free ebooks

History of the Decline and Fall of the Roman Empir

Irene most ably and assiduously discharged


<

himself, that emperor had

chosen a Barbarian wife, the daughter of the khan of the Chozars; but in the marriage of his heir, he preferred an Athenian virgin, an orphan, seventeen years old, whose sole fortune must have consisted in her personal accomplishments. The nuptials of Leo and Irene were celebrated with royal pomp; she soon acquired the love and confidence of a feeble husband, and in his testament he declared the empress guardian of the Roman world, and of their son Constantine the Sixth, who was no more than ten years of age. During his childhood, Irene most ably and assiduously discharged, in her public administration, the duties of a faithful mother; and her zeal in the restoration of images has deserved the name and honors of a saint, which she still occupies in the Greek calendar. But the emperor attained the maturity of youth; the maternal yoke became more grievous; and he listened to the favorites of his own age, who shared his pleasures, and were ambitious of sharing his power. Their reasons convinced him of his right, their praises of his ability, to reign; and he consented to reward the services of Irene by a perpetual banishment to the Isle of Sicily. But her vigilance and penetration easily disconcerted their rash projects: a similar, or more severe, punishment was retaliated on themselves and their advisers; and Irene inflicted on the ungrateful prince the chastisement of a boy. After this contest, the mother and the son were at the head of two domestic factions; and instead of mild
influence and voluntary obedience, she held in chains a captive and an enemy. The empress was overthrown by the abuse of victory; the oath of fidelity, which she exacted to herself alone, was pronounced with reluctant murmurs; and the bold refusal of the Armenian guards encouraged a free and general declaration, that Constantine the Sixth was the lawful emperor of the Romans. In this character he ascended his hereditary throne, and dismissed Irene to a life of solitude and repose. But her haughty spirit condescended to the arts of dissimulation: she flattered the bishops and eunuchs, revived the filial tenderness of the prince, regained his confidence, and betrayed his credulity. The character of Constantine was not destitute of sense or spirit; but his education had been studiously neglected; and the ambitious mother exposed to the public censure the vices which she had nourished, and the actions which she had secretly advised: his divorce and second marriage offended the prejudices of the clergy, and by his imprudent rigor he forfeited the attachment of the Armenian guards. A powerful conspiracy was formed for the restoration of Irene; and the secret, though widely diffused, was faithfully kept above eight months, till the emperor, suspicious of his danger, escaped from Constantinople, with the design of appealing to the provinces and armies. By this hasty flight, the empress was left on the brink of the precipice; yet before she implored the mercy of her son, Irene addressed a private epistle to the friends whom she had placed about his person, with a menace, that unless they accomplished, she would reveal, their treason. Their fear rendered them intrepid; they seized the emperor on the Asiatic shore, and he was transported to the porphyry apartment of the palace, where he had first seen the light. In the mind of Irene, ambition had stifled every sentiment of humanity and nature; and it was decreed in her bloody council, that Constantine should be rendered incapable of the throne: her emissaries assaulted the sleeping prince, and stabbed their daggers with such violence and precipitation into his eyes as if they meant to execute a mortal sentence. An ambiguous passage of Theophanes persuaded the annalist of the church that death was the immediate consequence of this barbarous execution. The Catholics have been deceived or subdued by the authority of Baronius; and Protestant zeal has reechoed the words of a cardinal, desirous, as it should seem, to favor the patroness of images. [1119] Yet the blind son of Irene survived many years, oppressed by the court and forgotten by the world; the Isaurian dynasty was silently extinguished; and the memory of Constantine was recalled only by the nuptials of his daughter Euphrosyne with the emperor Michael the Second.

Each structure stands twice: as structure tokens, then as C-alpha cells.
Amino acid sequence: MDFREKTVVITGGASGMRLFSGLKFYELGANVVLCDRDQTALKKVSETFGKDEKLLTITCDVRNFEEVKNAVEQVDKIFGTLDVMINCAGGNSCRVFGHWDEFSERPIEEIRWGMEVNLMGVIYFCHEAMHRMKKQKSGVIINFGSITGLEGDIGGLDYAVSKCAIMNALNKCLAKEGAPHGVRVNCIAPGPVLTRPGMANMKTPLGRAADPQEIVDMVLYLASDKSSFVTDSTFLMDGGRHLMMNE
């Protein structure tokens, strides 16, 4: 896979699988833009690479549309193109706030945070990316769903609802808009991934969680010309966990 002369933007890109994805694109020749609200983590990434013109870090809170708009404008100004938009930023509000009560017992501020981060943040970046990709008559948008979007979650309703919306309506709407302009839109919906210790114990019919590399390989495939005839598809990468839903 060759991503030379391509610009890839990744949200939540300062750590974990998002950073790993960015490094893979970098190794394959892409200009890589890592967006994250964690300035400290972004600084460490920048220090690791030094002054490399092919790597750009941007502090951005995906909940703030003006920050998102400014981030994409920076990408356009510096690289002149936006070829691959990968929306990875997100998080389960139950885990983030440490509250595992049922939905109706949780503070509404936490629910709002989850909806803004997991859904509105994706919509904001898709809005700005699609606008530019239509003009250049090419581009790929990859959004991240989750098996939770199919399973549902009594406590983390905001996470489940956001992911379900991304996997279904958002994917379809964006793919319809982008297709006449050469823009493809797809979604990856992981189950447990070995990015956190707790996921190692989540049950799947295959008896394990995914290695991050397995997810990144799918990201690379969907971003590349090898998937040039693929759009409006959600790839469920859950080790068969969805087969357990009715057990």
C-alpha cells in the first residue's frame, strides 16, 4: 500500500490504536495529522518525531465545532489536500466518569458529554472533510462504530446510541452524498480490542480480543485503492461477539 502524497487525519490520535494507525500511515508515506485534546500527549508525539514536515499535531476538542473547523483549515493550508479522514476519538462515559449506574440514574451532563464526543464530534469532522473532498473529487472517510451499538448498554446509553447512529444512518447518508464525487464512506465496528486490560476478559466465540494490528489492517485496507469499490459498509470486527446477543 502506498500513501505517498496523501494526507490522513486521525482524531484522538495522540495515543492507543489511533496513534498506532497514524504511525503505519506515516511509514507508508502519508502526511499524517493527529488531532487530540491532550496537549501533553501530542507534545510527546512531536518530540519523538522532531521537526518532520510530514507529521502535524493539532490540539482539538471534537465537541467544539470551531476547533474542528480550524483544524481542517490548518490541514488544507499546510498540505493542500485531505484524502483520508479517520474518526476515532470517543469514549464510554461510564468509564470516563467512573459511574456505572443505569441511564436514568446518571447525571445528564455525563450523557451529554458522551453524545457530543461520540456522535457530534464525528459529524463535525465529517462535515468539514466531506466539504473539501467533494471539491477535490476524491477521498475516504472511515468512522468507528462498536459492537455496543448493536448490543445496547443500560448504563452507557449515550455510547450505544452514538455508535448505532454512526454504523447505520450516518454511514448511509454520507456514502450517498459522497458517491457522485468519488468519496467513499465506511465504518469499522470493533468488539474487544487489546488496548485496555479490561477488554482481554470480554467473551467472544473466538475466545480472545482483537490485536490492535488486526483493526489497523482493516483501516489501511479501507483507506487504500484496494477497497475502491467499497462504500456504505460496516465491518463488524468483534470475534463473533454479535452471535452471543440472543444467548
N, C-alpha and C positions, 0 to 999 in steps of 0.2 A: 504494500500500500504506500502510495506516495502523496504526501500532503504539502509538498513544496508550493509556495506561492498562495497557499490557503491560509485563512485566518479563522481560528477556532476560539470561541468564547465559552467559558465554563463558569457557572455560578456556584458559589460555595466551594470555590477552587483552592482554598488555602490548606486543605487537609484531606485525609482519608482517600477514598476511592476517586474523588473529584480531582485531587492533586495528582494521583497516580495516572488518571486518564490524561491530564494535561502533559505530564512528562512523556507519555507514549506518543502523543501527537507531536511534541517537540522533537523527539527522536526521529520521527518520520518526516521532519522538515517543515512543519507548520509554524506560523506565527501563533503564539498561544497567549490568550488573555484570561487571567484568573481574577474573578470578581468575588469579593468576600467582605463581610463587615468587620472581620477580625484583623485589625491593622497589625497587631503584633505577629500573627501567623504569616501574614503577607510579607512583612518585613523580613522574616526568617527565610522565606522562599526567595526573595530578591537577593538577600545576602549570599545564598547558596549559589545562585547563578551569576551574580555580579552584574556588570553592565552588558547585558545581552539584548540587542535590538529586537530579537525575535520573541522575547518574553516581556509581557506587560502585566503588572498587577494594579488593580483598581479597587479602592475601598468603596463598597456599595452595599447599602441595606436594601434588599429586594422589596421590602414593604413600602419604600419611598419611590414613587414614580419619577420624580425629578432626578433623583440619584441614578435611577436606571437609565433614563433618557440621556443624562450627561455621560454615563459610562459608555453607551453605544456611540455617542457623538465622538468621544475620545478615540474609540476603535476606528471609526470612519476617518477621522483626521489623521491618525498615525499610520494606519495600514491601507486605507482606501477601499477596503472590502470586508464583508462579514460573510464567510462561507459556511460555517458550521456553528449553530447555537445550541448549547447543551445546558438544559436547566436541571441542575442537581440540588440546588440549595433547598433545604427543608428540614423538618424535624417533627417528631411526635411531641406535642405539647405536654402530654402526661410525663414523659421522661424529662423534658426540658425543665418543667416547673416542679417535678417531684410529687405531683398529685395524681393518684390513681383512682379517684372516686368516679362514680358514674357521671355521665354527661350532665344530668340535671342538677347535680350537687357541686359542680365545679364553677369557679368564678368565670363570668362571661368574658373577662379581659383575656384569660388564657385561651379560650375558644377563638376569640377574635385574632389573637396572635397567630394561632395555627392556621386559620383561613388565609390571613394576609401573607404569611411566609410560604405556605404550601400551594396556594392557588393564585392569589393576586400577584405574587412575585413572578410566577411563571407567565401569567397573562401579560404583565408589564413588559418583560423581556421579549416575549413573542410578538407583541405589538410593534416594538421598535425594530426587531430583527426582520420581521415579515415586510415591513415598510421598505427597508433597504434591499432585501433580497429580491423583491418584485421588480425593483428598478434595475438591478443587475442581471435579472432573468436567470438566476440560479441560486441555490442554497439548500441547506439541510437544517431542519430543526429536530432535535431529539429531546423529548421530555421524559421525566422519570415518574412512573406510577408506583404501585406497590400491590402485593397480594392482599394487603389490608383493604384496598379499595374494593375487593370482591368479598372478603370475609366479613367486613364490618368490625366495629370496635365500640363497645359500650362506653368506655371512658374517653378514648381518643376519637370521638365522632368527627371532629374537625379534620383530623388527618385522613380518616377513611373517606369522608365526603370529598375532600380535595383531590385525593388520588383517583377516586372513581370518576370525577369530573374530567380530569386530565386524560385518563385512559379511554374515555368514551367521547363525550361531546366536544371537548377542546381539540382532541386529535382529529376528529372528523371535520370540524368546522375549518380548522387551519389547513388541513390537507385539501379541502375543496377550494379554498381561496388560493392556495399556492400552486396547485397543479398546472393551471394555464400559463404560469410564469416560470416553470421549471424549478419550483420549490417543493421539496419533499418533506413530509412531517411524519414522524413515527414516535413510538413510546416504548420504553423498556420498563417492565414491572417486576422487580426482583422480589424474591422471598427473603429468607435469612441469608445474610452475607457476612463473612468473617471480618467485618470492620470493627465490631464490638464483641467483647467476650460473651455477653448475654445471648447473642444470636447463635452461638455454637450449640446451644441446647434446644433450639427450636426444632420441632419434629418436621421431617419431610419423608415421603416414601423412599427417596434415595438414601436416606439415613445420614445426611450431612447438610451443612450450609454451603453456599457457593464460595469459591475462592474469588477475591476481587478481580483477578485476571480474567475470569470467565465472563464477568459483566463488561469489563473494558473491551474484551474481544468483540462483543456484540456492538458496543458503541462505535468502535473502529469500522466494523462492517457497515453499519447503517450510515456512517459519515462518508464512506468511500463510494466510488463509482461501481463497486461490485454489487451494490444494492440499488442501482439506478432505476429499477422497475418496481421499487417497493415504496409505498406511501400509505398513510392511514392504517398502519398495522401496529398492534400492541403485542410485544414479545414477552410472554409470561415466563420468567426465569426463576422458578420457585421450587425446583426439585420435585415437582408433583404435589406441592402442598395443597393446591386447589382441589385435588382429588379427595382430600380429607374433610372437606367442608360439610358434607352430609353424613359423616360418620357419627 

eBook Search
Social Sharing
Share Button
About us

freefictionbooks.org is a collection of free ebooks that can be read online. Ebooks are split into pages for easier reading and better bookmarking.

We have more than 35,000 free books in our collection and are adding new books daily.

We invite you to link to us, so as many people as possible can enjoy this wonderful free website.

© 2010-2013 freefictionbooks.org - All Rights Reserved.

Terms of Use | Privacy Policy | Contact Us